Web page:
Belfast Music Week
Chris Jones takes in a wealth of musical talents over three nights
Belfast Music Week is many different things to many different people. For those of us at the mercy of day jobs, the lunchtime showcases, panel discussions and album playbacks are sadly beyond our reach. But there is a cavalcade of evening entertainment to keep us busy.
Monday night is where it all begins, and in an unusual venue. The Titanic Quarter has gradually opened itself up to visitors, so a number of promising music venues have been added to Belfast's portfolio. And the SS Nomadic surely ranks as one of the least likely.
Perched in dry dock but no less magnificent for it, the Nomadic was the last of the White Star Line vessels and, though compact, it conveys something of the grandeur of the era. Sightseeing aside, we are here for the music, and the evening has a distinctly folk bent – knitwear and beards are very much in evidence even before In Their Thousands take the stage.
They immediately set about their task with an opening number that features an acoustic guitar and four-part harmonies, like some kind of rustic Irish barbershop quartet. It is far from their only trick, as, on further investigation the band boast an arsenal of rousing folk tunes enhanced by some atmospheric electric guitar and informed, as they told us, by a Donegal upbringing never far from the sea. Rather appropriate for the setting.
Emerald Armada also play on their maritime connections, and give a rousing performance to a partisan crowd, adding weight to their status as Belfast's answer to Mumford and Sons. But the night's high point is Farriers – Rachel Coulter manages to silence the happy hubbub as soon as she begins to sing.
A trio of two guitars, two voices and a violin, the Bangor band are joined by a moonlighting Conor Burnside (also to be seen performing with Silhouette, Joshua Burnside and Alana Henderson) on percussion, and there is much fun to be had in watching him improvise to songs he barely knows.
He does so admirably, and his energy and aptitude add to the good-time atmosphere. But, although the thigh-slapping folk stomps are great fun, Farriers' main weapons are their atmospheric songwriting, and the exquisite male/female harmonies of Coulter and Stephen McCartney. This is a performance of real substance.
On Tuesday night, I find myself in the more familiar surroundings of the Mandela Hall in Queen's University Student's Union, for the inaugural Northern Ireland Music Prize. An opportunity for the Northern Irish music scene to reach out beyond the local echo chamber, the line-up is as diverse as it is talented.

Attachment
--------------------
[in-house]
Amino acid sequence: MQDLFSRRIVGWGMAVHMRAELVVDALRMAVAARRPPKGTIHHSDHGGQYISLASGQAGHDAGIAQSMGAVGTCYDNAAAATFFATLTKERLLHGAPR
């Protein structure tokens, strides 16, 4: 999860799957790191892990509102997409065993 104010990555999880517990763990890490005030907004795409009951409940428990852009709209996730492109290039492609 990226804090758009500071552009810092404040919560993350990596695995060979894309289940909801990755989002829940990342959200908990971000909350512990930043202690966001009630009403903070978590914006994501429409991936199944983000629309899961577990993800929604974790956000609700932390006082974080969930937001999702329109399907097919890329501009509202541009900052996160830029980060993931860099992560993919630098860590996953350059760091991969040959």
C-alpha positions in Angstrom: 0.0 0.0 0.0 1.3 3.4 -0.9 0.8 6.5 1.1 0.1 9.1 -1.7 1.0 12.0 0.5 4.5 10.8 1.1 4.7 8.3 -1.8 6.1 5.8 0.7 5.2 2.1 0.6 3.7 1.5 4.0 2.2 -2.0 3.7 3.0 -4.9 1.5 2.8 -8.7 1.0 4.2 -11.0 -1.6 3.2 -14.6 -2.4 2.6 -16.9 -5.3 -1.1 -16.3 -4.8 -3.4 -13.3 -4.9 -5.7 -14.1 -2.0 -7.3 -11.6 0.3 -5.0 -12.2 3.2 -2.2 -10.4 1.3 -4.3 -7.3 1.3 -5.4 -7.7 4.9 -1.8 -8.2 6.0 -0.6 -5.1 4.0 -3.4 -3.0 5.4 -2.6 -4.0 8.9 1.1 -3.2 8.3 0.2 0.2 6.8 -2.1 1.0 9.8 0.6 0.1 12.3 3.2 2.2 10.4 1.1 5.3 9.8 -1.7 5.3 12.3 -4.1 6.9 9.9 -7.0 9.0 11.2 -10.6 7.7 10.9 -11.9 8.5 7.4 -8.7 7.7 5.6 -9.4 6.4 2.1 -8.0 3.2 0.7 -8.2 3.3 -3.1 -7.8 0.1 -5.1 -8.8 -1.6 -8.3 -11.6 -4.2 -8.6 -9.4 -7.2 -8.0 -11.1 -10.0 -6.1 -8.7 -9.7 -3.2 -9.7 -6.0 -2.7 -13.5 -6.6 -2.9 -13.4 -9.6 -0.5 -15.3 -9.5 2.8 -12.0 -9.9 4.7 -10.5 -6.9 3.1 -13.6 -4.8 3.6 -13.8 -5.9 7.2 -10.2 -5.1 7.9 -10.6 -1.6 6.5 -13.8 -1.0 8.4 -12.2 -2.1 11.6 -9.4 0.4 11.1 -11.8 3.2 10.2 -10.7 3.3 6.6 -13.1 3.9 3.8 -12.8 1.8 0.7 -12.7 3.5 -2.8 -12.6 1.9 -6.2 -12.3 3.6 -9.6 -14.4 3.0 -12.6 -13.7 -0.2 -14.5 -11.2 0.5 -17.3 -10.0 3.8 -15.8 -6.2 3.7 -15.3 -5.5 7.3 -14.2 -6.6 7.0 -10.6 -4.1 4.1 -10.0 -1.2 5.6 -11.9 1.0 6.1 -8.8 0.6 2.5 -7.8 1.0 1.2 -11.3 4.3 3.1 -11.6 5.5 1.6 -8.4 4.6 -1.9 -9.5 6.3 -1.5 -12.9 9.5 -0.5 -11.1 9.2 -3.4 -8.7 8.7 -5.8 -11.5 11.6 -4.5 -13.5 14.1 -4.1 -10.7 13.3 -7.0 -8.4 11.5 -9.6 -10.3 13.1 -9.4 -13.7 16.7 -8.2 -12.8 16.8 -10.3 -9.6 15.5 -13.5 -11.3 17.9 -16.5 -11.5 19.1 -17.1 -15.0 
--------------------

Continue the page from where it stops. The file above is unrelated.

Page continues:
North coast punks Axis Of kick things off in their customary rowdy fashion, summoning fans to the front of the hall and bouncing around the stage like a band determined to make it count. Niall Lawler's deceptively subtle lead guitar, meanwhile, Is evidence of a band that has more on its mind than pure aggression.
After short videos on several of the nominees, electronic producer Space Dimension Controller – aka Jack Hamill – takes up his station behind a desk full of equipment and sets a course for half an hour of galactic funk.
It can't have been easy to capture the essence of SDC in a short showcase set, but Hamill starts deep with the hypnotic techno of 'Confusion On The Armament Moon', and finishes strong on the Prince-aping electro-funk-rap jamboree of 'Welcome To Mikrosector-50'.
Then we have the tender acoustic songsmithery of Anthony Toner, the Lurgan garage blues of The Bonnevilles and finally the bad-trip post-punk of Girls Names. Foy Vance takes the prize and is a popular winner but, as host Rigsy emphasises, the whole point of the Northern Ireland Music Prize is to start a conversation and shine a light on some of our less celebrated musical artist. The five talented acts on the Mandela Hall stage certainly manage that.
Onto Wednesday, and back to the Titanic Quarter for The Big List's showcase gig at the T-13 festival within a festival. A skate park by day, and formerly an industrial hanger, it's an extraordinary venue made oddly intimate by the sensitive way in which the XporT-13 stage has been set up at one end – with fine local beers on tap to boot.
This is another diverse bill erring towards the underheard and the experimental. Openers Hungerkünstler rail against The Man with two acoustic guitars and a bag full of wit, while math-rock duo The Continuous Battle Of Order air some stellar new material that combines chugging post-metal grooves and Craig Kearney's muscular drumming with guitar pyrotechnics from the inimitable Hornby.
Next on stage, Red River Ox Cart perform their first ever gig. A garage rock two-piece like The Bonnevilles, they focus less on blues rudiments and more on grungy riffage and an anything-goes attitude.
Finally, Joe Greene's six-piece space-rock adventurers Documenta play with a sound big enough to fill this venue many times over. With no less than four electric guitars, they make a gorgeous racket, while James McConville's busy, jazz-informed drumming is the secret weapon that gives Documenta their own distinctive character. It is a thoroughly satisfying performance.
Three nights down, in three different venues, and much more still to come. Get out, and enjoy it.
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